September 28, 2021


News Network

Secretary Antony J. Blinken on National Land Use, Land Cover, and Ecosystems Monitoring System (SIMOCUTE) Initiative

25 min read

Antony J. Blinken, Secretary of State

San Jose, Costa Rica

Rutas Naturbanas

MODERATOR: Good afternoon. For Costa Rica it’s an honor to host the official visit of His Excellency Antony Blinken, Secretary of the United States of America. Also we are pleased to receive his distinguished delegation. For the Ministry of Environment and Energy, it’s a pleasure to host this event regarding nature-based solution for climate action in cities and its links with information systems. We give special thanks to the Central Bank of Costa Rica for being our meeting venue today. As mentioned before, we also greet Mrs. Claudia Dobles, first lady of the republic; Mrs. Andrea Meza, minister of environment and energy; Mr. Rodolfo Solano, minister of foreign affairs and worship; Mr. Andres Valenciano, minister of foreign trade; Mr. Rodrigo Cubero, president of the Central Bank of Costa Rica; and, of course, all the high authorities, members of diplomatic missions, private sector, non-state actors, ladies and gentlemen. With this, please now let’s hear our welcoming remarks from Mrs. Andrea Meza, minister of environment and energy. (Speaks in Spanish.)

ENVIRONMENT MINISTER MEZA: Good morning. Good morning to everyone here, and I will start by saying that all protocol is observed, so let’s feel free, in a comfortable place. We are between friends. Good morning, Secretary Blinken – (speaks in Spanish) – which is more than our first lady. She’s our team leader in sustainable mobility and green cities. (Speaks in Spanish) Rodolfo Solano, minister of foreign affairs; Andres Valenciano, minister of foreign trade; Rodrigo Cubero, thank you for hosting us, for hosting this event; deputy ministers, diplomatic representatives, U.S. delegation, friends, thank you for being here.

Secretary and friends, we’re so pleased to be sharing this wonderful setting where we can see the seeds of how we can be transforming our cities, making them greener, embracing nature with more public spaces, with sustainable buildings – cities planned for our citizens and not for our cars. And this is the vision for the future. This is the city that we want and the city that we are fighting for right now.

Yesterday, Secretary Blinken, we mentioned that Costa Rica wants to be a strategic partner to catalyze a more inclusive green resilient development model for the Central American region. And let me elaborate a little bit more of what we understand is this green resilient model. We understand that it needs a transformational change that will take us to a net zero emission and a nature-positive economy. We need to move from just trying to create growth to a more systemic approach to generate welfare for our citizens, to boost our economies, to generate jobs but within the planetary boundaries, and addressing inequalities, generating solutions that offer justice to the countries and communities that have done little to create the climate problem.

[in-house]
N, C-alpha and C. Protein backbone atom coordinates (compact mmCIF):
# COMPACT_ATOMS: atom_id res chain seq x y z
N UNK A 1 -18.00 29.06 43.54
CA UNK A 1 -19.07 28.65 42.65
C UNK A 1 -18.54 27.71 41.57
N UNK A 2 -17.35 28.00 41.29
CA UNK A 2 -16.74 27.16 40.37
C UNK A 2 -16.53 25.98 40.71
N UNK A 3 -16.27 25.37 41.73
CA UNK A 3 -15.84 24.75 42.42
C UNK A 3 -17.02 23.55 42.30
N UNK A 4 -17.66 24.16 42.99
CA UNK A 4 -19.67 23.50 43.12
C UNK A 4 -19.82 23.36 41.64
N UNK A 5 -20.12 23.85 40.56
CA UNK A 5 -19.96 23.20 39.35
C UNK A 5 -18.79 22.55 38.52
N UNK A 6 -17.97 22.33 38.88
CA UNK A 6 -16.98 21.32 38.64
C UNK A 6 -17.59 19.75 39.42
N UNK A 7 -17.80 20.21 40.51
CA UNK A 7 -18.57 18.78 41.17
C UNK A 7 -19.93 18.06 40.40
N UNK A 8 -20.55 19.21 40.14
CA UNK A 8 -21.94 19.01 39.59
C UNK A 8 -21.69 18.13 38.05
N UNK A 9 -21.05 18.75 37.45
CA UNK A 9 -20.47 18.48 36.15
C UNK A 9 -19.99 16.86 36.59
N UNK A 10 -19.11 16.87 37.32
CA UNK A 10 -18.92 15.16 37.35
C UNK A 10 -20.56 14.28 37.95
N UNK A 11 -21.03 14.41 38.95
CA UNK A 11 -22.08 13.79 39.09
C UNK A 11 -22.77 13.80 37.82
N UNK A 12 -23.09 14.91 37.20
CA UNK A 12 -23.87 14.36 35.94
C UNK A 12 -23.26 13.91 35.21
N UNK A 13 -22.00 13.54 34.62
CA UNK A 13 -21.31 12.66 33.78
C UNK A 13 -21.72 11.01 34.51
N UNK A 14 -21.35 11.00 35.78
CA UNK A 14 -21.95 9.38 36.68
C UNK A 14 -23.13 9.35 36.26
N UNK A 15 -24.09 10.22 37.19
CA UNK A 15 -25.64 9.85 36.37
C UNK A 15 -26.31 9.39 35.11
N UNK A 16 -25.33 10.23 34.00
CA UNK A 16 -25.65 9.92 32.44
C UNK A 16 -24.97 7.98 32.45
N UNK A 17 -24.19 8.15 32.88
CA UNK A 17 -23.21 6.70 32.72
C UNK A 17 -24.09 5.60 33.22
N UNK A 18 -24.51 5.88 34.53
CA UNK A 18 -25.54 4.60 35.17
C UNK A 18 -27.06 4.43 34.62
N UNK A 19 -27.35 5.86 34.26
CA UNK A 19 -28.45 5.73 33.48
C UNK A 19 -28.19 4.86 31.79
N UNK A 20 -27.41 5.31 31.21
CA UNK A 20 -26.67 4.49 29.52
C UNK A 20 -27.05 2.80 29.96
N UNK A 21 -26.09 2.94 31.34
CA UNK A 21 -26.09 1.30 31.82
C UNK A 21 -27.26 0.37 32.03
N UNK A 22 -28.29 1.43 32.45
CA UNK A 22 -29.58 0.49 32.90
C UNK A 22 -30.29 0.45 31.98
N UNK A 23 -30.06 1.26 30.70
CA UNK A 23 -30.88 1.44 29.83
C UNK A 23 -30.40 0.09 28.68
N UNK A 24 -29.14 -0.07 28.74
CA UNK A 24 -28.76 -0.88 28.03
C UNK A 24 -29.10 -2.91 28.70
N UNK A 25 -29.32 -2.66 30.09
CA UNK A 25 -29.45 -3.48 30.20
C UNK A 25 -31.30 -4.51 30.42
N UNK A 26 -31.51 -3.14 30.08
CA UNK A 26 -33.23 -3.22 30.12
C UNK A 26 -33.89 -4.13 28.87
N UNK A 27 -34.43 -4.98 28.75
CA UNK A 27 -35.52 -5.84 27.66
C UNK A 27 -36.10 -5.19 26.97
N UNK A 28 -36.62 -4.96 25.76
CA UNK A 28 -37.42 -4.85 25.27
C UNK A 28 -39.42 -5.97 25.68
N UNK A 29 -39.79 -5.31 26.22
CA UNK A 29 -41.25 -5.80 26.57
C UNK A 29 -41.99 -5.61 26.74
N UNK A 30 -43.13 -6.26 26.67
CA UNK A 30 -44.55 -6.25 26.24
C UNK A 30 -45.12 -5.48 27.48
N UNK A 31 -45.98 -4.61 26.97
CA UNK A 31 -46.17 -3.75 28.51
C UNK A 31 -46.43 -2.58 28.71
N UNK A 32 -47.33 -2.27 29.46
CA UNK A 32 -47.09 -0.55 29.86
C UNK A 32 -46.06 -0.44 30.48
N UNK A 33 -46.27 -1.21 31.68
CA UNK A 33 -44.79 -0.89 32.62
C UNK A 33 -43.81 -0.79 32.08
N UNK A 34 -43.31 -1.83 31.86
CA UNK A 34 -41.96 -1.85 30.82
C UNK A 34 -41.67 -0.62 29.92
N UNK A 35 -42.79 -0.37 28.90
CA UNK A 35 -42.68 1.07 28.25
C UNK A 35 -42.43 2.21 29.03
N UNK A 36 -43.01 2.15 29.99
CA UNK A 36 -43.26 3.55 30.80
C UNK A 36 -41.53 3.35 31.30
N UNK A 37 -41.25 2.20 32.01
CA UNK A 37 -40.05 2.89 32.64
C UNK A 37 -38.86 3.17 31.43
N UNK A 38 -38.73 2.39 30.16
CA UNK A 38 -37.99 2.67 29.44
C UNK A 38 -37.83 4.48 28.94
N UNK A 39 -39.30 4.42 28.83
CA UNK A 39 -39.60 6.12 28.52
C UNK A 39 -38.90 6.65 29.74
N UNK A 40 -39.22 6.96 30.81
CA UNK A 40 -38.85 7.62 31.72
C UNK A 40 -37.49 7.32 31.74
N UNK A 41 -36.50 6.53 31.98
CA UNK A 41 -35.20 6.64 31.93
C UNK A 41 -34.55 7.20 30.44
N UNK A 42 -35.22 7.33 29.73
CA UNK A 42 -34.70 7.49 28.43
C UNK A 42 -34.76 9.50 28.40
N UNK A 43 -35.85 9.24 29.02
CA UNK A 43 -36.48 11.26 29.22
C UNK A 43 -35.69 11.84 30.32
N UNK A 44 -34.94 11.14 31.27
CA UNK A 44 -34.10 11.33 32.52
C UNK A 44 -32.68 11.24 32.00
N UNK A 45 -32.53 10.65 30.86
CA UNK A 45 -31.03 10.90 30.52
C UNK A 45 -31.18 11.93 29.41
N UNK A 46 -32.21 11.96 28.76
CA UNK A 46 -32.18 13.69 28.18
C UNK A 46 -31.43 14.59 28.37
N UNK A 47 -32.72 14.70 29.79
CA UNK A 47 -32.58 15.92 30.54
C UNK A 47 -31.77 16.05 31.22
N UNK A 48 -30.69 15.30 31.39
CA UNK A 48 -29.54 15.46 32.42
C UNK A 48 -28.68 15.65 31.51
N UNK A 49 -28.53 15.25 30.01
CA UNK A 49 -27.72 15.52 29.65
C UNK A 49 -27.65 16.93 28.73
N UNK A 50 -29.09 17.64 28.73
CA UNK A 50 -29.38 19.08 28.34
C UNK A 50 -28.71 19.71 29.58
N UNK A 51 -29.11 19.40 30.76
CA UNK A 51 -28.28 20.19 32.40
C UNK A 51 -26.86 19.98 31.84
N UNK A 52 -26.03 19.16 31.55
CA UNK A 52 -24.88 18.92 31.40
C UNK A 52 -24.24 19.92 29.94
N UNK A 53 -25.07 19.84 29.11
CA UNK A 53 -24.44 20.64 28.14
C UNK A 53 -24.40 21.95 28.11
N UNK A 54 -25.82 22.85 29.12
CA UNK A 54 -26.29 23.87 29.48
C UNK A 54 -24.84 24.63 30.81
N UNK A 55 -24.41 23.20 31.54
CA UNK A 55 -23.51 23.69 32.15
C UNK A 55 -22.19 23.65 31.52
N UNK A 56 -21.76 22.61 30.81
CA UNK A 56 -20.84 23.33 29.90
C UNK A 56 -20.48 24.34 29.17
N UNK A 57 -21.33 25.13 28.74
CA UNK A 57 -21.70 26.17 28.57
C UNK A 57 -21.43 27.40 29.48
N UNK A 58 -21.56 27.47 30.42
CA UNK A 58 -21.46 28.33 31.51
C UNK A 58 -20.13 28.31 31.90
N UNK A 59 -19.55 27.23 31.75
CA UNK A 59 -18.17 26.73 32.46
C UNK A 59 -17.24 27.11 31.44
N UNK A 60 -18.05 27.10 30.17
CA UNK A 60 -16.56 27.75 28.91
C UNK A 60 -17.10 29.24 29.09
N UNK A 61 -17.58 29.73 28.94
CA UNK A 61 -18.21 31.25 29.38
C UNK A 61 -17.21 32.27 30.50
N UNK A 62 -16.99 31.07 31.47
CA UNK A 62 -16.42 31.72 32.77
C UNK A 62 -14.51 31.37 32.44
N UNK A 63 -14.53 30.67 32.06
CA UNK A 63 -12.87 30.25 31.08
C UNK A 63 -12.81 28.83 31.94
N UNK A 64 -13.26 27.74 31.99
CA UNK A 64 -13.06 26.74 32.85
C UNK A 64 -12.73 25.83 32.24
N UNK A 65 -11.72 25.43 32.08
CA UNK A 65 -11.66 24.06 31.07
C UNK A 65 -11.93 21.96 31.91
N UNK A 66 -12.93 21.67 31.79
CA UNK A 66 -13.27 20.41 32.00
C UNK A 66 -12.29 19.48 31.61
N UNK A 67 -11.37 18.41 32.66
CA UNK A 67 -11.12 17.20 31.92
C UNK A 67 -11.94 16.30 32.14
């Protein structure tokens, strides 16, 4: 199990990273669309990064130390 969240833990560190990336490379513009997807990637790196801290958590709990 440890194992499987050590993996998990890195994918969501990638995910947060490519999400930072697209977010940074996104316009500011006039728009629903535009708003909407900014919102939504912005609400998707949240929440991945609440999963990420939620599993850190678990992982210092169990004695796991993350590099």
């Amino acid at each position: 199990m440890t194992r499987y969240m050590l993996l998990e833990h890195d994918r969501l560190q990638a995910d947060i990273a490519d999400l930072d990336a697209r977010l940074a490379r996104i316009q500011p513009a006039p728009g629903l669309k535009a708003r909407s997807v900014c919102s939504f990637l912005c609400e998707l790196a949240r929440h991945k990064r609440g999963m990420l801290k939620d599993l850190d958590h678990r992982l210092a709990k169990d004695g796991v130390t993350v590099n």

And we know we can achieve that vision, and it is critical to do it fast. This is what the science is telling us. But the good news is that we have the technology, we have the resources, and right now we have the political will. And this is what makes everything happen for this transformational change. We recognized yesterday that we need to put people in the center of our development model, and I would just add that it is people and nature.

This pandemic is showing us how interconnected we are. If we want to see and if we want to have healthy economics, we need – and healthy societies, we need healthy ecosystems. And if we want to address the climate crisis, we need nature-based solutions.

But this is also a matter of opportunities, and to build the economy of the future, which within is circular, green, and blue. We must acknowledge that nature is an asset, and that we’re doing a terrible job right now in managing this portfolio.

Let me just share one report, one data from the Dasgupta report. It says that between 1992 and 2014, produced capital per person doubled, and human capital per person increased by about 30 percent globally. But the stock of natural capital per person declined by nearly 40 percent.